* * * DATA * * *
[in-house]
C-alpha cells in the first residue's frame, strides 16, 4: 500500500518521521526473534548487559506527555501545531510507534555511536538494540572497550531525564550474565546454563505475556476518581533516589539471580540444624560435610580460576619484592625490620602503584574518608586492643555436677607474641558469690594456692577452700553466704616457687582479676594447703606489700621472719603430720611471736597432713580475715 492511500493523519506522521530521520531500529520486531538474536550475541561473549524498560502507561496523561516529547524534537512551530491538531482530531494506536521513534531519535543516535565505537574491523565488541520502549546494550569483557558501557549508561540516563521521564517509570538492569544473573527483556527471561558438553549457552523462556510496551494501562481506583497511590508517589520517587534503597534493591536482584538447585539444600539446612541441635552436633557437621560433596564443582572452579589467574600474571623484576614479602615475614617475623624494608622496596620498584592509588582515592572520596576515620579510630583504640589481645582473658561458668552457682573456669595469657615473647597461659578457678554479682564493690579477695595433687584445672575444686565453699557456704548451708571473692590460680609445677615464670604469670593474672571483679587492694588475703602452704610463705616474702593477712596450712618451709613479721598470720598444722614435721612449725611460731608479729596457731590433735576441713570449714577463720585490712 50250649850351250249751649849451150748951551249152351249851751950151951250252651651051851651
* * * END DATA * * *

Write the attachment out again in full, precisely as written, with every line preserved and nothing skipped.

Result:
[in-house]
C-alpha cells in the first residue's frame, strides 16, 4: 500500500518521521526473534548487559506527555501545531510507534555511536538494540572497550531525564550474565546454563505475556476518581533516589539471580540444624560435610580460576619484592625490620602503584574518608586492643555436677607474641558469690594456692577452700553466704616457687582479676594447703606489700621472719603430720611471736597432713580475715 492511500493523519506522521530521520531500529520486531538474536550475541561473549524498560502507561496523561516529547524534537512551530491538531482530531494506536521513534531519535543516535565505537574491523565488541520502549546494550569483557558501557549508561540516563521521564517509570538492569544473573527483556527471561558438553549457552523462556510496551494501562481506583497511590508517589520517587534503597534493591536482584538447585539444600539446612541441635552436633557437621560433596564443582572452579589467574600474571623484576614479602615475614617475623624494608622496596620498584592509588582515592572520596576515620579510630583504640589481645582473658561458668552457682573456669595469657615473647597461659578457678554479682564493690579477695595433687584445672575444686565453699557456704548451708571473692590460680609445677615464670604469670593474672571483679587492694588475703602452704610463705616474702593477712596450712618451709613479721598470720598444722614435721612449725611460731608479729596457731590433735576441713570449714577463720585490712 50250649850351250249751649849451150748951551249152351249851751950151951250252651651051851651